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House Democratic Student Loan Bill Said To Target Lenders January 10, 2007

Posted by notapundit in Congress, Politics, US News.
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WASHINGTON (Dow Jones)–Higher lender fees, lower risk guarantees and smaller profit margins are all part of a House Democratic plan that would also cut student loan interest rates, according to a source familiar with the plan.

The Consumer Bankers Association reacted quickly to the plan, warning that the rate cuts would be bad for students. Rumors about the package have been circulating in Washington.

An aide on the House Education and Labor Committee said the proposals are being considered but that no decisions have been made. The aide predicted a final version of the bill could be completed as early as Friday.

House Democrats plan to bring the bill to the floor for a vote on Jan. 17. It would, over the next four years, cut from 6.8% to 3.4% the federally subsidized student loan interest rate for students from low-income families.

Because excess profits from federally subsidized students loans are returned to the government, the rate cut is expected to cost the Treasury roughly $6 billion over five years.

Senate Democrats have proposed covering the cost by pushing more students into direct loan programs, saying that cutting out private-sector middlemen would save money.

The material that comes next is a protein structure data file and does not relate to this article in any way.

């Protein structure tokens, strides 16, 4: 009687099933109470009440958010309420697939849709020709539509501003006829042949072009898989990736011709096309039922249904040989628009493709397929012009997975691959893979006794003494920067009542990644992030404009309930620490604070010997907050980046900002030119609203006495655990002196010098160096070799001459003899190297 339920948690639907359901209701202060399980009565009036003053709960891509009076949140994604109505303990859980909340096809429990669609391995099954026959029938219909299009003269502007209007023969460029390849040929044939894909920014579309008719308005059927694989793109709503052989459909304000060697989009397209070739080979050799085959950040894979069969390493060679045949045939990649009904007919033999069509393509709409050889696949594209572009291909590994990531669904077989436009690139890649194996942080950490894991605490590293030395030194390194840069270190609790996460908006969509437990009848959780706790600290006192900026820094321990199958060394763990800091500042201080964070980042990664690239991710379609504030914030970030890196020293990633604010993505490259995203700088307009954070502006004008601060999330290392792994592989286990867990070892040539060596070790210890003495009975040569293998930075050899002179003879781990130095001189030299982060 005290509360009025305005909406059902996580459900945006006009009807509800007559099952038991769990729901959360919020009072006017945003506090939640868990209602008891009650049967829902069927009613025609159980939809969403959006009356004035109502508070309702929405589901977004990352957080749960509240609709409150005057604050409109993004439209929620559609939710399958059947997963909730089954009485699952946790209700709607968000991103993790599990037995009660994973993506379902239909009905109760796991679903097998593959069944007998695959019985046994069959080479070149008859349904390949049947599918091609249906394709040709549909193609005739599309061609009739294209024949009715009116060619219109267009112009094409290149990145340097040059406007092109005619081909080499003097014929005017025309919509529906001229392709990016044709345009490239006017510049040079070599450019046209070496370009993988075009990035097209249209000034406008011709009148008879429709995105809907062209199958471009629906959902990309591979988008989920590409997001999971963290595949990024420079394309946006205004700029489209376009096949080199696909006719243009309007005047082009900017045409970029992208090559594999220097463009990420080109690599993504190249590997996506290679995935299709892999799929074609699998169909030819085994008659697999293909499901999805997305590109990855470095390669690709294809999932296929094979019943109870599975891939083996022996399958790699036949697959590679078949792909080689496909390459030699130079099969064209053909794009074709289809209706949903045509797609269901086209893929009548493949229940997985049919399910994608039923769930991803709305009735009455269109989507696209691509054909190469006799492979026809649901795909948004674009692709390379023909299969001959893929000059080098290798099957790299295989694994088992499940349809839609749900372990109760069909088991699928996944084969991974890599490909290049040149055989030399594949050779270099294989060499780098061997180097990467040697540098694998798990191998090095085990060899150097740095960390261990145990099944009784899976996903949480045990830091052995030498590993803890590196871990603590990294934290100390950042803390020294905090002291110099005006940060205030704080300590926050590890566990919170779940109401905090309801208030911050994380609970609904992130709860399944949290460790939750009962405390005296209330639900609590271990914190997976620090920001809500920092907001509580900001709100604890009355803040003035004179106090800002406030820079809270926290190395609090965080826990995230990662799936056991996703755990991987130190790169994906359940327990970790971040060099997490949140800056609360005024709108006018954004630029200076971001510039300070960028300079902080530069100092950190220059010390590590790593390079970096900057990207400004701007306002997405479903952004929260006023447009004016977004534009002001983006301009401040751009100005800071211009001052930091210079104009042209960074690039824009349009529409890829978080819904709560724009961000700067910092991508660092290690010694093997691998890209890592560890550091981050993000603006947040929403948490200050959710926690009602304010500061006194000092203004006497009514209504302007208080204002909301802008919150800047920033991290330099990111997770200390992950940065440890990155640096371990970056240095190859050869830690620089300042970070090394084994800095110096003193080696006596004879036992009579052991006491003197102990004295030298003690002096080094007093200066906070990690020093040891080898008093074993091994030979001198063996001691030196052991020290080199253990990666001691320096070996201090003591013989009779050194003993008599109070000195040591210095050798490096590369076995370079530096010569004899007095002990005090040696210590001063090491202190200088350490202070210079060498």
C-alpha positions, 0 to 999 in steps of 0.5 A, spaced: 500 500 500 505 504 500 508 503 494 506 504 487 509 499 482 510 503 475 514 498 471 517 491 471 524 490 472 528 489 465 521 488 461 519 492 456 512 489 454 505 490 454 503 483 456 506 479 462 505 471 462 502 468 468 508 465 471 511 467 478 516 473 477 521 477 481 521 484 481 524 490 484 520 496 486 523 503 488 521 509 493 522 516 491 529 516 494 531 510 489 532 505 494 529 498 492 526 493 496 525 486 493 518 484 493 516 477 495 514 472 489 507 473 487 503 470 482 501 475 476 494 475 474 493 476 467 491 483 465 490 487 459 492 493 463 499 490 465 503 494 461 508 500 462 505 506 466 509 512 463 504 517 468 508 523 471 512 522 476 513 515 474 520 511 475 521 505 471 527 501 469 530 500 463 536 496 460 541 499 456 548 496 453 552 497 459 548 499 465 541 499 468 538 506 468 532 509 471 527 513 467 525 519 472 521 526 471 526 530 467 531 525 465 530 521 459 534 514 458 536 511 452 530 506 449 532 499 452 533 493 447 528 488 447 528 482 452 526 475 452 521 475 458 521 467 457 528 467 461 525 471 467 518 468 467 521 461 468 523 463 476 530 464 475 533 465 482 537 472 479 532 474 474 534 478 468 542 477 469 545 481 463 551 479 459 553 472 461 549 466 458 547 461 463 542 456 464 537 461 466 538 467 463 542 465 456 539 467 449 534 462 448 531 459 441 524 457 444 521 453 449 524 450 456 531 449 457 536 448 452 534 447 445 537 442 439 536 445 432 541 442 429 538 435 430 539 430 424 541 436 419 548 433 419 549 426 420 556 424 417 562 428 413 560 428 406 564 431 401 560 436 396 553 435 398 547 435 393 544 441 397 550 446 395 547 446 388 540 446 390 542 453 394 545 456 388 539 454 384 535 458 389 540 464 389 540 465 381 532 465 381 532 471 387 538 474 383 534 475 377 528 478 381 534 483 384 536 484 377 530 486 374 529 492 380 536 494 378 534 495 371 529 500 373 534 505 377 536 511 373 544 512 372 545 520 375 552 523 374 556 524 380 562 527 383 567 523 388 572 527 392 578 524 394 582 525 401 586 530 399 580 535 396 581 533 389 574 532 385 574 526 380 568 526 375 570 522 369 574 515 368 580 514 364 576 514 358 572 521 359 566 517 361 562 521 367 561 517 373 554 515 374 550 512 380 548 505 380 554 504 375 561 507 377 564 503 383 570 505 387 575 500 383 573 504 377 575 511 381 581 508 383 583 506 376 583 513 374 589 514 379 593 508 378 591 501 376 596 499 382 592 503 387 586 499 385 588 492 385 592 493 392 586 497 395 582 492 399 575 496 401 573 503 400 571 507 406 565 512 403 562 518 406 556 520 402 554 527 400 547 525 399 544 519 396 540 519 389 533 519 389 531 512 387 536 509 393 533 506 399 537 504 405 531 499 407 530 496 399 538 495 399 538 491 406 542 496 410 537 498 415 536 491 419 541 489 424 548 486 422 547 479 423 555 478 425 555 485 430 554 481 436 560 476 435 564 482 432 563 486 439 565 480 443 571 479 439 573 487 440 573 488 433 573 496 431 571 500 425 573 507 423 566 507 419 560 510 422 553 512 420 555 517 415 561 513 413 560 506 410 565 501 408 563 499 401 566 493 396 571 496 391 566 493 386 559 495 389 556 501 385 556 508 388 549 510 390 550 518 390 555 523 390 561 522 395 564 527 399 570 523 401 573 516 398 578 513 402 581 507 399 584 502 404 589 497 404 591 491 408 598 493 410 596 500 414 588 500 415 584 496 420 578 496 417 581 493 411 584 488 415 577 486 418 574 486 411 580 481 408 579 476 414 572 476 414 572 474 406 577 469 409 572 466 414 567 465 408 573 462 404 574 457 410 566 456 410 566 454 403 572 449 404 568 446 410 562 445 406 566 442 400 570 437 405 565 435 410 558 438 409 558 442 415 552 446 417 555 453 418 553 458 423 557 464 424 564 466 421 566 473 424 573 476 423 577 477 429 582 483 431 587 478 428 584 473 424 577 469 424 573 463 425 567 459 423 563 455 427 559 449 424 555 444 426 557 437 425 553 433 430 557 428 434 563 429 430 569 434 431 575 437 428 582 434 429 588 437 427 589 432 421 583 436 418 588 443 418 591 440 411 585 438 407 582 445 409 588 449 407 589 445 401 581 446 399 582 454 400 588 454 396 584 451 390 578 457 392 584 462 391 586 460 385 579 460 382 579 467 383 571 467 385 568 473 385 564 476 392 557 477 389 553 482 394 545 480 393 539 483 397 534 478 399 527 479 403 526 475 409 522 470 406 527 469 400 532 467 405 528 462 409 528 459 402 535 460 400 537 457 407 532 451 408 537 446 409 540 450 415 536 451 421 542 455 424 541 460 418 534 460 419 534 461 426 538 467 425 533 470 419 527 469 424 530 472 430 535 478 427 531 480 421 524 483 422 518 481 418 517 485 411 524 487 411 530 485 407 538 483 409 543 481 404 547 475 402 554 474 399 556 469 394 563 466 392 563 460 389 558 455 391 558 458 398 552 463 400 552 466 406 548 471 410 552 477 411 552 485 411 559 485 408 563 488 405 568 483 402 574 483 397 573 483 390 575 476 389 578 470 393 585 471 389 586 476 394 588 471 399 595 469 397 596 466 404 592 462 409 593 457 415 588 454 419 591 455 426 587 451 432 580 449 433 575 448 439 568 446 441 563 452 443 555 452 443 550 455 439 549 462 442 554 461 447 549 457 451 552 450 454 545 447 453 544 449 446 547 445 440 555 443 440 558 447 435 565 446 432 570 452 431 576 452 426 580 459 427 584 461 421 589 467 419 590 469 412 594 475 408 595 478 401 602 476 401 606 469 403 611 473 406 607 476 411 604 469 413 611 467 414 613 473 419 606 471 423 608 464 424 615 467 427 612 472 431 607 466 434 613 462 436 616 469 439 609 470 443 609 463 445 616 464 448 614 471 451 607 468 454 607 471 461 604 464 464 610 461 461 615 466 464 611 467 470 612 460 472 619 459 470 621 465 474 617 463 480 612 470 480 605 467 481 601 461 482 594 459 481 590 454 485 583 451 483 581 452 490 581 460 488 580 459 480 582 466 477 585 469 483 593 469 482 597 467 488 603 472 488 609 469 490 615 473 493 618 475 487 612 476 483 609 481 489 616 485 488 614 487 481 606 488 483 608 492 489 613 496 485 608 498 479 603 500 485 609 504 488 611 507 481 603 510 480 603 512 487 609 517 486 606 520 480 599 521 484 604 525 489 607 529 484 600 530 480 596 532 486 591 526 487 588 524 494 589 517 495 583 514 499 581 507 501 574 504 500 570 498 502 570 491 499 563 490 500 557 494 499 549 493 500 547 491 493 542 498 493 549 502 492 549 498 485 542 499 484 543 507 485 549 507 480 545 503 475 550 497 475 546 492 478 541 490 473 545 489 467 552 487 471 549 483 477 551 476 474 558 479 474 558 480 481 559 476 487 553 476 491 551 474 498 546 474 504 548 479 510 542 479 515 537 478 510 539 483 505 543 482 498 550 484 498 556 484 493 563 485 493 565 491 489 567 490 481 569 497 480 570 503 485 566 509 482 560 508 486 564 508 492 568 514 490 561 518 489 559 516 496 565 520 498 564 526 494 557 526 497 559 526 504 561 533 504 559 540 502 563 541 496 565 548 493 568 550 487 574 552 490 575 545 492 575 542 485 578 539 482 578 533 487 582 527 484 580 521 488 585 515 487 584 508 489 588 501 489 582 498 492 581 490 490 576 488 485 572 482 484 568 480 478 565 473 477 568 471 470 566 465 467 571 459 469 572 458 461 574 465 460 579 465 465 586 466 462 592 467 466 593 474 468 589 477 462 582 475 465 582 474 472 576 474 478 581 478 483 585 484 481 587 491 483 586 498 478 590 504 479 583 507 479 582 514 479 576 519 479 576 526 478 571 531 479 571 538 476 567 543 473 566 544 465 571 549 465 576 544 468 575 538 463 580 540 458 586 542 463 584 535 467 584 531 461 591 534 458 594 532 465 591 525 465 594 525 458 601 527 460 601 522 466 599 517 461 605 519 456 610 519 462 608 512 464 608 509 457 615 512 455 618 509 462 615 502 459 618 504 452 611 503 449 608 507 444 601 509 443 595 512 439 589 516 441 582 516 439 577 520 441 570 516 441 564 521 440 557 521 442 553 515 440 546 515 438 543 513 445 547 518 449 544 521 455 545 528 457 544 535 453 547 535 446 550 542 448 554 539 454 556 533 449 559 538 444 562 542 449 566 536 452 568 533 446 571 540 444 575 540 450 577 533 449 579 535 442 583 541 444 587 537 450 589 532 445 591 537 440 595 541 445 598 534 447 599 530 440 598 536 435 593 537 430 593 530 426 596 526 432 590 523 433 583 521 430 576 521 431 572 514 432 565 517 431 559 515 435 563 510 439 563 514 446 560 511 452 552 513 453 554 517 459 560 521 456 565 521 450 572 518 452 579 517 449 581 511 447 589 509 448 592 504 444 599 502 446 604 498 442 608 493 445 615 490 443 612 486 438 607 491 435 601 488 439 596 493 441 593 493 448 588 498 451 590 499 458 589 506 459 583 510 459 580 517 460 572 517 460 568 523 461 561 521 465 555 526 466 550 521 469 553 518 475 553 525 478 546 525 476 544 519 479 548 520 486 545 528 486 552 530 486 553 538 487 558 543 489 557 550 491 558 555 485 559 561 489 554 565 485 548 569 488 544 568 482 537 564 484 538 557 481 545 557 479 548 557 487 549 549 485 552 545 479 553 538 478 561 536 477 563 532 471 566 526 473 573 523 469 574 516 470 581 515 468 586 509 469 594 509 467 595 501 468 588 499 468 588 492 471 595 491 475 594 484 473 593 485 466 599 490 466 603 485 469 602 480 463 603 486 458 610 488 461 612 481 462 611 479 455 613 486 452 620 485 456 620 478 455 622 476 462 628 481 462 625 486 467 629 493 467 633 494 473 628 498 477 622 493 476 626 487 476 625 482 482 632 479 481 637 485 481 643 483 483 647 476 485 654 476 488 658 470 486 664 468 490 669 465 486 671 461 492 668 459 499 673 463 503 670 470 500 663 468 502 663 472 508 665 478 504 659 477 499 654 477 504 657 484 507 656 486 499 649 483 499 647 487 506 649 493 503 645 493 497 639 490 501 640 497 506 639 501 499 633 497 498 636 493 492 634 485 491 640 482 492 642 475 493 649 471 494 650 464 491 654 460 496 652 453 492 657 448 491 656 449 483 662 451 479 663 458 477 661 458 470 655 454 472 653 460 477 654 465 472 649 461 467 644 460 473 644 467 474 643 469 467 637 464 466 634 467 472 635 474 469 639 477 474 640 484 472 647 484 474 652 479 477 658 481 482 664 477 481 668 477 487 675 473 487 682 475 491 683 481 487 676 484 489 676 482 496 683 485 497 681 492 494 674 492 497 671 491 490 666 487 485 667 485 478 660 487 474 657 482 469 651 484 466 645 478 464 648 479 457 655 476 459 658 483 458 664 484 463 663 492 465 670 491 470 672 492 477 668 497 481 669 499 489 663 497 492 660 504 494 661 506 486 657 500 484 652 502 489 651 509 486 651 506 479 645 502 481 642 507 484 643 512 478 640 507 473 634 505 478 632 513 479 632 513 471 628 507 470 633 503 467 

The source familiar with the House plan said all of its proposals to offset the cost of the interest rate cut were targeted at lenders.

The bill would reduce the federal guaranty for student loans from 97% to 95%, it would reduce the guaranteed minimum return on loans by 10 basis points and it would double the lender-paid loan origination fees on student consolidation loans from 0.5% to 1%, the source said.

The bill also would reduce the percentage of fees retained by student loan guaranty agencies from 23% to 20% in 2007 and to 16% by 2011. The agencies get a percentage of the fees to compensate them for collection efforts on defaulted loans, the source said.

But Consumer Bankers Association President Joe Belew said Democrats are mistaken if they think these costs will be born by lenders.

“This program…cannot sustain annual deep budget cuts without the quality of service to borrowers being hurt,” he said.

Belew said he is telling lawmakers that the provisions are “not cuts to student lenders but should be viewed as cuts that will impact student borrowers.”

The House Education Committee aide said discounted that idea.

“Any proposal will ensure that lenders are able to participate and ensure a reasonable rate of return,” the aide said.

Rep. Howard McKeon, R-Calif., however, noted that lenders already saw their profits cut by $12 billion in last year’s budget bill and that further cuts could force some banks out of the market.

Even worse, banks aren’t likely to make much of a fuss, instead they would quietly leaving borrowers with no where to turn.

“They aren’t going to make a big hullabaloo,” said McKeon, who was chairman of a small regional bank before being elected to Congress.

By John Godfrey, Dow Jones Newswires

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